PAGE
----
Ben Bradlee. Photo via BBC
Ben Bradlee, the former executive editor of The Washington Post, died on Tuesday. He was 93. Bradley was best known for leading the Post during the paper’s investigation into the break in at the Watergate Hotel by members of the Nixon administration and the subsequent political fallout. Bradlee also served as a naval officer in the Pacific during World War II and detailed his experience in his 1995 memoir, A Good Life.
The following is an interview Bradlee conducted with Naval History magazine in the December 1995 issue originally titled, “That’s What Editors Do.” Read More
U.S. Naval Institute contributors clockwise from top right: W.S. Sims, William F. Halsey, Hyman Rickover, Ernest J. King and Alfred Thayer Mahan. Illustration by Tom W. Freeman
Sometimes in the throes of the monthly and bimonthly Proceedings and Naval History deadlines we lose sight of just how much bigger the U.S. Naval Institute is than any or all of us. And the 15 founding members who convened on the evening of 9 October 1873 by the light of oil lamps in the U.S. Naval Academy’s Department of Physics and Chemistry building probably had no idea that the organization would ever be as influential and relevant as it is today. Read More
The author of the classic book, The Big E: The Story of the USS Enterprise, “embarked on his final voyage,” his wife wrote the U.S. Naval Institute recently, on Sept. 24 at his home in Melbourne, Florida. He was 95. Read More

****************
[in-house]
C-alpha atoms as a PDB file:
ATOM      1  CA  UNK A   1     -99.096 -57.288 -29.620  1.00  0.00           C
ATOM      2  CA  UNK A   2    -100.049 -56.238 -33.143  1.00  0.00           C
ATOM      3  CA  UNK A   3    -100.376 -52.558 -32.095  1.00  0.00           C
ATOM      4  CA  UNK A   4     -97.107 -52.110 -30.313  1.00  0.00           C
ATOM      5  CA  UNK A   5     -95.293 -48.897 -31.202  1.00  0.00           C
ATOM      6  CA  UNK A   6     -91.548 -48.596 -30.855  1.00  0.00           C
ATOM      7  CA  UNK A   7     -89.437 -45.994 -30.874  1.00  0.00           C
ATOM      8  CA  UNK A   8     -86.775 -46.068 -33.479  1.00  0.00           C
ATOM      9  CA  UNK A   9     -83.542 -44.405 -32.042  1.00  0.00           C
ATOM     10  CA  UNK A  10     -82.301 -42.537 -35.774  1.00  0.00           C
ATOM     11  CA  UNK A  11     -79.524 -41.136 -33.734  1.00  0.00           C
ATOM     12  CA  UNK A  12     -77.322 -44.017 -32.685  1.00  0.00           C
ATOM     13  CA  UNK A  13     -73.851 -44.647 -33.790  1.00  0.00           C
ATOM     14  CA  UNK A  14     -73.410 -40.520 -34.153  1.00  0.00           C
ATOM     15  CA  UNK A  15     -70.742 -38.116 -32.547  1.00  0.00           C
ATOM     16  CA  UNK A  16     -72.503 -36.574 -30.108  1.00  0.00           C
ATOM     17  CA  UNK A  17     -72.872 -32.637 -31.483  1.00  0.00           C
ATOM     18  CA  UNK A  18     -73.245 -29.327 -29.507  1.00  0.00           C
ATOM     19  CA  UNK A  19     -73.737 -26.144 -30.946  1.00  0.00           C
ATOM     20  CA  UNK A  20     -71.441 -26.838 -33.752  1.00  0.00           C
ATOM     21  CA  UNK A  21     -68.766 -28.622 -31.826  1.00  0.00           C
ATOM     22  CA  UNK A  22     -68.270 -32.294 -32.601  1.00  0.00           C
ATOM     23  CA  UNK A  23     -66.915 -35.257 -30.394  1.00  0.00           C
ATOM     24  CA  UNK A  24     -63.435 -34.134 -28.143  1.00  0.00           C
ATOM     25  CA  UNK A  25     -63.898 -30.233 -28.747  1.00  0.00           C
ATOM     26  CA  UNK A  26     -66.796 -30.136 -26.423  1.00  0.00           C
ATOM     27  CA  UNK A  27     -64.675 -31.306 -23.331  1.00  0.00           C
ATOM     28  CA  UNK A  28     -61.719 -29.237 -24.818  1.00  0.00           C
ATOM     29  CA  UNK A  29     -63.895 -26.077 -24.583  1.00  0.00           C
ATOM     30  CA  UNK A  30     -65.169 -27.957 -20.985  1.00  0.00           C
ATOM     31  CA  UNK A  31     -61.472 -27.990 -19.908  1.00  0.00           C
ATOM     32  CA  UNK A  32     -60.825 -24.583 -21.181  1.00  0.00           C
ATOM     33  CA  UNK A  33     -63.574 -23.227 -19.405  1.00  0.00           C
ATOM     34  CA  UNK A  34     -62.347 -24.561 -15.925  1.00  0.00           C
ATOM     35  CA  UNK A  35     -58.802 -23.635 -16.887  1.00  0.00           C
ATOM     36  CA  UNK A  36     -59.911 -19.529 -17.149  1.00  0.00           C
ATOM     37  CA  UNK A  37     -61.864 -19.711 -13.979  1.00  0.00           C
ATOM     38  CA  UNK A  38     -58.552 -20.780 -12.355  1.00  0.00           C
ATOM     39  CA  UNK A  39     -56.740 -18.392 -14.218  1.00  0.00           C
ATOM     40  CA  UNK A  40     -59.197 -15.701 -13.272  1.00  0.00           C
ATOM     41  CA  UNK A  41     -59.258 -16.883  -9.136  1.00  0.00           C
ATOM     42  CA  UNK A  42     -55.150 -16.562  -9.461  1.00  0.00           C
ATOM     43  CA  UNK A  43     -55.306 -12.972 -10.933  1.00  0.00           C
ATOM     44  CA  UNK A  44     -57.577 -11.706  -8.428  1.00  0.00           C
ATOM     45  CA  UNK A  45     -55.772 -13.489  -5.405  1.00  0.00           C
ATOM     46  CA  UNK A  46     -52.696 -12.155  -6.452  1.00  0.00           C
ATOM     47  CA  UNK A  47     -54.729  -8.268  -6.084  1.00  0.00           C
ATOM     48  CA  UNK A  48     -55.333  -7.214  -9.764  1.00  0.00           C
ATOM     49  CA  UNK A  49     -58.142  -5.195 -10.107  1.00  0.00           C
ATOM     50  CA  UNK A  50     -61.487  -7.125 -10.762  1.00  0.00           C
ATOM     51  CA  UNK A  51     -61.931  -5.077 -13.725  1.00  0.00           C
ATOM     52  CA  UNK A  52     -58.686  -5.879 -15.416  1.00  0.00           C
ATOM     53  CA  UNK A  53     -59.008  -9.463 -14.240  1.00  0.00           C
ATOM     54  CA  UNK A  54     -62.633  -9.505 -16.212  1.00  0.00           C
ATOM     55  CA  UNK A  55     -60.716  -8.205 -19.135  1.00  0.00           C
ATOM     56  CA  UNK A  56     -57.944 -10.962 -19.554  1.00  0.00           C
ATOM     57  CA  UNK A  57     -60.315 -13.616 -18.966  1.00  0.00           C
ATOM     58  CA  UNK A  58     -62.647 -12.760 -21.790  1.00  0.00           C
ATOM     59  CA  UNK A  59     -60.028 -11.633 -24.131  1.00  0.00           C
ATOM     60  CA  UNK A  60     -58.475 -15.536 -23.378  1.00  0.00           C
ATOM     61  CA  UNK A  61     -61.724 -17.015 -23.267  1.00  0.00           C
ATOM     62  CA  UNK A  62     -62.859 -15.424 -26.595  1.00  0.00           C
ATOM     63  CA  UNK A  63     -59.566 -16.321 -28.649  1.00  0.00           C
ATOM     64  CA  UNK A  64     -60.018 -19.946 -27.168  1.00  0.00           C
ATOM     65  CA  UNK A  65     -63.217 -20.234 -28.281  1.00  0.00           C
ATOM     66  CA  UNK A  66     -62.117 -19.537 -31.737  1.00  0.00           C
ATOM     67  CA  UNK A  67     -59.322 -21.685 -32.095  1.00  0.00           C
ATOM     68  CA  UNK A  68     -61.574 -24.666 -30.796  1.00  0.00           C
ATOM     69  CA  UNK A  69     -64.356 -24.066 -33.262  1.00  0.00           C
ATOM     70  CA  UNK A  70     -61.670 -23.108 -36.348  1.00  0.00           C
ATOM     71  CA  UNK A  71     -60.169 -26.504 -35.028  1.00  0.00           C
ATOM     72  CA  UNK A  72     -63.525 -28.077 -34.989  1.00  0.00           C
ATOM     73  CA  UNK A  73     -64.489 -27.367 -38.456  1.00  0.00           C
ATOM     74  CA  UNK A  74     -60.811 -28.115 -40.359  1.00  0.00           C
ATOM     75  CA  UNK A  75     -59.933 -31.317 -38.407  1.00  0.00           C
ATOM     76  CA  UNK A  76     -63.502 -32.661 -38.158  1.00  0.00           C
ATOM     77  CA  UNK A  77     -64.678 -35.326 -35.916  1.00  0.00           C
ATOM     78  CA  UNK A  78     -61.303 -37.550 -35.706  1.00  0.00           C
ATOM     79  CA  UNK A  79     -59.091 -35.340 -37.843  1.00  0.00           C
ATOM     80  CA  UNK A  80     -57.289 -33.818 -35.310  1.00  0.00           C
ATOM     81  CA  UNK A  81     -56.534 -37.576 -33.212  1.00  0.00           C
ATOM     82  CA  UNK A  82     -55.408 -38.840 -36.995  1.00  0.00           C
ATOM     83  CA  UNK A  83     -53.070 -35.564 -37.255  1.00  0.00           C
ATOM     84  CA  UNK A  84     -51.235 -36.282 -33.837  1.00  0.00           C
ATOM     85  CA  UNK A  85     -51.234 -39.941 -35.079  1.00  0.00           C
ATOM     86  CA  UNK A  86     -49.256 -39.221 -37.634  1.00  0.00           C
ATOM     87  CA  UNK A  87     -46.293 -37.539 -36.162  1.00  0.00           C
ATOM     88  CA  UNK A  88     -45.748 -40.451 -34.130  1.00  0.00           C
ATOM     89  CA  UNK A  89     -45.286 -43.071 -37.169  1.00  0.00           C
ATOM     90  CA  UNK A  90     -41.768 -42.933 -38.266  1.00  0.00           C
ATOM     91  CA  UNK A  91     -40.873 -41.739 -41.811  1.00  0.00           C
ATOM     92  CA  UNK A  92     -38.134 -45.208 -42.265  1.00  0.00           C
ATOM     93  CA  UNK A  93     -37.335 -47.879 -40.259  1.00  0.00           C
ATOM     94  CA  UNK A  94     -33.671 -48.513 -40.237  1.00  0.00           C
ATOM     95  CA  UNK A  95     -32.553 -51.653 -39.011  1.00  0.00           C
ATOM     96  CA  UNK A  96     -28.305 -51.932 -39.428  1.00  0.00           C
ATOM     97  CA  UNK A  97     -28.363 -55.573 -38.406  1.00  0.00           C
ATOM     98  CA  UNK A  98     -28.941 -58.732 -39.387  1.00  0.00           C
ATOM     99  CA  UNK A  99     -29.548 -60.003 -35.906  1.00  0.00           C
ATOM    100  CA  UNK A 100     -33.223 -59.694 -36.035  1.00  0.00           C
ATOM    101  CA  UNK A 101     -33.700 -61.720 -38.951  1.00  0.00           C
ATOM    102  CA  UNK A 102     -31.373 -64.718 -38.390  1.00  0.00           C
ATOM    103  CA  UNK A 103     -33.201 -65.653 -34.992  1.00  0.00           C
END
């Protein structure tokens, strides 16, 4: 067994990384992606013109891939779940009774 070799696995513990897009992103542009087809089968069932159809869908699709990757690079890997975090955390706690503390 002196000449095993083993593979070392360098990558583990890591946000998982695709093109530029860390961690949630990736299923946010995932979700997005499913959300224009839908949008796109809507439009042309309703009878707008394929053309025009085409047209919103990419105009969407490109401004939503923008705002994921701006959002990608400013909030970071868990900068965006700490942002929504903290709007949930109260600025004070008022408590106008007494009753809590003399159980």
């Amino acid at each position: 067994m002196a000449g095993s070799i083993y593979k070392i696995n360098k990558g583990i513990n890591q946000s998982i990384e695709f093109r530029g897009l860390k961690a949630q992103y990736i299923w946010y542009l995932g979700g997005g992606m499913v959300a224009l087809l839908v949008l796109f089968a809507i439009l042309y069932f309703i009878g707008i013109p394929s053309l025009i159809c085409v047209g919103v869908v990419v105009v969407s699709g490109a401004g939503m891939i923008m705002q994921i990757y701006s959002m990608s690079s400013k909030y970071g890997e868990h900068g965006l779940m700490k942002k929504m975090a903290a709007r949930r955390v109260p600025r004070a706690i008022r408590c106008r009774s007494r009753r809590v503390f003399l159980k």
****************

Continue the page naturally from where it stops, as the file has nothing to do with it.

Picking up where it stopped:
The Director of Maritime Heritage for the National Marine Sanctuaries Program at the National Oceanic and Atmospheric Administration, James Delgado is also the author of some 16 books and hundreds of articles on sea exploration and underwater archaeology. On the day of the interment at Arlington National Cemetery of remains from two crewmen who perished when the USS Monitor sank off Cape Hatteras in 1862, Delgado spoke with Proceedings Managing Editor Fred Schultz. Read More
Kathryn Bigelow’s film ‘Zero Dark Thirty’ is nominated for a Best Picture Academy Award.
She’s the director of “Zero Dark Thirty”—the controversial motion picture detailing how U.S. Navy SEALs took down Osama bin Laden—which is up for several Academy Awards on Sunday, 24 February. Her film, “The Hurt Locker,” won her the 2009 Academy Award for Best Director and was voted the year’s Best Picture, along with receiving four other awards. At the height of Oscar Week, Proceedings Managing Editor Fred Schultz had the opportunity to pose a few questions to Kathryn Bigelow. Read More
U.S. Naval Institute’s Fred Schultz spoke with journalist and documentary filmmaker Sebastian Junger on Sept. 24 about Junger’s new organization dedicated to providing basic medical training to freelance frontline war reporters and photographers.
Junger created Reporters Instructed in Saving Colleagues following the 2011 death of photographer Tim Hetherington in Libya.
Hetherington was wounded by mortar fire while covering the conflict in Libya and died on the way to a local hospital. Junger said if fellow journalists on the scene were trained in basic first aid, Hetherington could have survived.
RISC has conducted its first intensive training session in April and his preparing for a second in New York.
Junger also discussed his view on the U.S. Afghanistan pullout and his responsibility for helping make the term “The Perfect Storm,” one of the most overused clichés in the last twenty years.